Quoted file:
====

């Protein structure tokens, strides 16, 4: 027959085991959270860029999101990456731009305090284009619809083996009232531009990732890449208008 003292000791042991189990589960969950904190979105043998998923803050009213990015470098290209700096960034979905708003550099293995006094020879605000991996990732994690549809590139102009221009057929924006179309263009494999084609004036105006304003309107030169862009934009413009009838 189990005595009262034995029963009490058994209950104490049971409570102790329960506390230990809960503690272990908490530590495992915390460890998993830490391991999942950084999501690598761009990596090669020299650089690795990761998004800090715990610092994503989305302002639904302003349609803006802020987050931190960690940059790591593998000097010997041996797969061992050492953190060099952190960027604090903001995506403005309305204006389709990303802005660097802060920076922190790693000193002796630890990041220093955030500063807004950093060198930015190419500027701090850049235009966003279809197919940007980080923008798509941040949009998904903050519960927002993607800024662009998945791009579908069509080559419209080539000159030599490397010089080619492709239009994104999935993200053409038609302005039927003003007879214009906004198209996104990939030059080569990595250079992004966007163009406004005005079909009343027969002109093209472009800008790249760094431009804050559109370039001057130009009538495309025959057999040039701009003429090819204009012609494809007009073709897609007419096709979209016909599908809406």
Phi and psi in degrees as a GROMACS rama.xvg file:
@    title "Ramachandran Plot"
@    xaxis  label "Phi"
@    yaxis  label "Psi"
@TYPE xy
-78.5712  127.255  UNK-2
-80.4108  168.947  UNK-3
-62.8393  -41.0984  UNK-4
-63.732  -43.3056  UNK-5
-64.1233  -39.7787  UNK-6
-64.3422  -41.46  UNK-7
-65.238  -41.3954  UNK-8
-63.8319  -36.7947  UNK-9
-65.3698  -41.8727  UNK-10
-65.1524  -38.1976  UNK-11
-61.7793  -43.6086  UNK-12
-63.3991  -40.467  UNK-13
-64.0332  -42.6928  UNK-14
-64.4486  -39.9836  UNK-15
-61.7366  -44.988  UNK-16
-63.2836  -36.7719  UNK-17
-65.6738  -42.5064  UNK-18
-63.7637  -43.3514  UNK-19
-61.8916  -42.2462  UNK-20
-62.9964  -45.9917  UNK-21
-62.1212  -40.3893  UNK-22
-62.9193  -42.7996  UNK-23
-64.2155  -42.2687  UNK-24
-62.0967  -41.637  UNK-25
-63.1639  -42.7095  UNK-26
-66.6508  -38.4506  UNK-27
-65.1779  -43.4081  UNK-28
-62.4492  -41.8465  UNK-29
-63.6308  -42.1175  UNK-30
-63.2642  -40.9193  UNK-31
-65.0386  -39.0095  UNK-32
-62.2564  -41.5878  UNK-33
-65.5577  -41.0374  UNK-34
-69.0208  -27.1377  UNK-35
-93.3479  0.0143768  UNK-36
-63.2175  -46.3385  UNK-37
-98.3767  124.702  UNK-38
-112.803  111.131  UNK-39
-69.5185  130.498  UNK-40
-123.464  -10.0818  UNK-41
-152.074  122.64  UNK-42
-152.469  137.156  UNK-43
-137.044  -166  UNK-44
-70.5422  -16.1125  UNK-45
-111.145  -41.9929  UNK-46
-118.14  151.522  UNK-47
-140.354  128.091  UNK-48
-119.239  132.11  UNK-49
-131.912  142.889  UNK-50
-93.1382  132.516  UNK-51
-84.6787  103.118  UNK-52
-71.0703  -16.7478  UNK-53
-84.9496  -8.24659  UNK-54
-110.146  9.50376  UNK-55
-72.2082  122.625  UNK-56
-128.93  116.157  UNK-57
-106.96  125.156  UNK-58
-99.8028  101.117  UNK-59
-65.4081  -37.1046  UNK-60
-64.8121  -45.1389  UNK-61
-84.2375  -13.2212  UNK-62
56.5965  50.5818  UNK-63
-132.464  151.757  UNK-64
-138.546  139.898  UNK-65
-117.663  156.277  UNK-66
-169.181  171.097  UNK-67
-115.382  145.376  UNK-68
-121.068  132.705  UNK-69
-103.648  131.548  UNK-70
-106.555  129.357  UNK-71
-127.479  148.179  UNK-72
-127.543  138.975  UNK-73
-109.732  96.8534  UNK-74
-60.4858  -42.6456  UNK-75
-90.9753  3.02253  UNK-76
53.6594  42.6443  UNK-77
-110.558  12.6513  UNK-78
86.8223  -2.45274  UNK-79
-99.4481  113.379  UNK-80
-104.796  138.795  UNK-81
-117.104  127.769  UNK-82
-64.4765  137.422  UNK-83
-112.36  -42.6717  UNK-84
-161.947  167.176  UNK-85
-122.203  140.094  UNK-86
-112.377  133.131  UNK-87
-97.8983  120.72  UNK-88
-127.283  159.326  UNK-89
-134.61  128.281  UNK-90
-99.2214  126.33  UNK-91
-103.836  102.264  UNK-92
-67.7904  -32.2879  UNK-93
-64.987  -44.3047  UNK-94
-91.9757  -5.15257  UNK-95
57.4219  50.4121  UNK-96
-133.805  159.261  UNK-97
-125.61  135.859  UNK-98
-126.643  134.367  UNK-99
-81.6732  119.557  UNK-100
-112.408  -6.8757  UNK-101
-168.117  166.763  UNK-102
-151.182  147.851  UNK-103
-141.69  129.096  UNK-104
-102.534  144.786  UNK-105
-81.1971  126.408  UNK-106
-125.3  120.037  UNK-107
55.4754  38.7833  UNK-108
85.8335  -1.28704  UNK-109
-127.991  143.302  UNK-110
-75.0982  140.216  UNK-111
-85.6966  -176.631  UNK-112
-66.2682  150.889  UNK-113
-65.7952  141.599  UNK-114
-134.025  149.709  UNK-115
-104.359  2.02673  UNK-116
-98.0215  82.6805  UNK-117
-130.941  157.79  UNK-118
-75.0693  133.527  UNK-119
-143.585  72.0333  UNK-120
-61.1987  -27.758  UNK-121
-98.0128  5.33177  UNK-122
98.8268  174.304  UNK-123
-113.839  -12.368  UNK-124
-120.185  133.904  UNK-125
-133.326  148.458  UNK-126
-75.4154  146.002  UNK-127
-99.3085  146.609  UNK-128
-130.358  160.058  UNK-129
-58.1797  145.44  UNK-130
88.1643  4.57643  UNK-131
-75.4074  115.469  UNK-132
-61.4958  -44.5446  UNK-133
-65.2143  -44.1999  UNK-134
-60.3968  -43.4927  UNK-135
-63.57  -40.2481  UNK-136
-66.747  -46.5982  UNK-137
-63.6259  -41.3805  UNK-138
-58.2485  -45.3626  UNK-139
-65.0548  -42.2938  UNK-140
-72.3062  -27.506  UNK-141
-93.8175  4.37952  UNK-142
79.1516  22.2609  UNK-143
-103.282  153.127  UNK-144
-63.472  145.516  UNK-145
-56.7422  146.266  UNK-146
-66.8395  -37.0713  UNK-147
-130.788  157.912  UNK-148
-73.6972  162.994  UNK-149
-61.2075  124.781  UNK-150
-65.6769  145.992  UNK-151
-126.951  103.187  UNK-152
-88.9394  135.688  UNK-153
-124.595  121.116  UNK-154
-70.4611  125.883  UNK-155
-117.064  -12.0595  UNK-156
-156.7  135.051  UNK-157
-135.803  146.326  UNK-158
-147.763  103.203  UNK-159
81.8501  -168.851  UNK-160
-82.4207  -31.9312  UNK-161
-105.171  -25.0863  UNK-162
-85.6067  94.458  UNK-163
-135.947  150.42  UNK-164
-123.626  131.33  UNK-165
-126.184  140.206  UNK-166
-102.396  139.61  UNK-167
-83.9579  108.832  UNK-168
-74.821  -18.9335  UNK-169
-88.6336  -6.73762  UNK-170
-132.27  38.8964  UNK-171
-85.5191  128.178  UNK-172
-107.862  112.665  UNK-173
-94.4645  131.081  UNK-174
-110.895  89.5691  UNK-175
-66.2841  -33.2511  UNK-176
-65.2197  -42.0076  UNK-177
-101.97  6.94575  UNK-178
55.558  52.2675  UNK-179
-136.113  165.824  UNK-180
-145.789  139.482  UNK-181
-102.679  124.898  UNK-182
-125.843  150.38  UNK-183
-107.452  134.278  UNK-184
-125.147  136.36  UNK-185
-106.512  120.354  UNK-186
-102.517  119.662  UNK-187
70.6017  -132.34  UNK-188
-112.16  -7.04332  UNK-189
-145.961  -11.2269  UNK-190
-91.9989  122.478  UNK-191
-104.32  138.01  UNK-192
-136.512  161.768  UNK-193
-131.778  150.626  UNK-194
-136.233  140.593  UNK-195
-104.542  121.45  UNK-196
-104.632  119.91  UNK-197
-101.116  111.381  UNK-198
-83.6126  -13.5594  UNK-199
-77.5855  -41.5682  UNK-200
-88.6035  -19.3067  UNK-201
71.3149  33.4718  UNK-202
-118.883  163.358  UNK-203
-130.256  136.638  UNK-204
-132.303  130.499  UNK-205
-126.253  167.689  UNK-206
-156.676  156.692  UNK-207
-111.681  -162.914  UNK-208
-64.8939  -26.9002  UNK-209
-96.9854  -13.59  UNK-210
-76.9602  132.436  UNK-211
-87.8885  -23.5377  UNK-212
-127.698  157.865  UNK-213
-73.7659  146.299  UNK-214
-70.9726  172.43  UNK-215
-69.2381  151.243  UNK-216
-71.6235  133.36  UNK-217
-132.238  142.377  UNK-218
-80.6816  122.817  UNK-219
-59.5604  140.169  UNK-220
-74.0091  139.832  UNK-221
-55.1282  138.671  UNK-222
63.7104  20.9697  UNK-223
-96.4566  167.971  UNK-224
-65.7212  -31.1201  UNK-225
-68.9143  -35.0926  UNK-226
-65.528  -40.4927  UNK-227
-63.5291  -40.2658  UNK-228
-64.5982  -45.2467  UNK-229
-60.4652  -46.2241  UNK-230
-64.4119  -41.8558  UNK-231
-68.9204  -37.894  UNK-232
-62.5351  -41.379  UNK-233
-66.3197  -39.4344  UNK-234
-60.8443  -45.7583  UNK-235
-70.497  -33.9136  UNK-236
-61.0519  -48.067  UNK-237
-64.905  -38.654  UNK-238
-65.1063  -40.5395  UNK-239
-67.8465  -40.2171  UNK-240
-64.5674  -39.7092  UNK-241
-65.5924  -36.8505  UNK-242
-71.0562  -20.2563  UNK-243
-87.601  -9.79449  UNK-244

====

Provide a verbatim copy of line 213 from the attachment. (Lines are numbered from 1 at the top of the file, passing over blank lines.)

-111.681  -162.914  UNK-208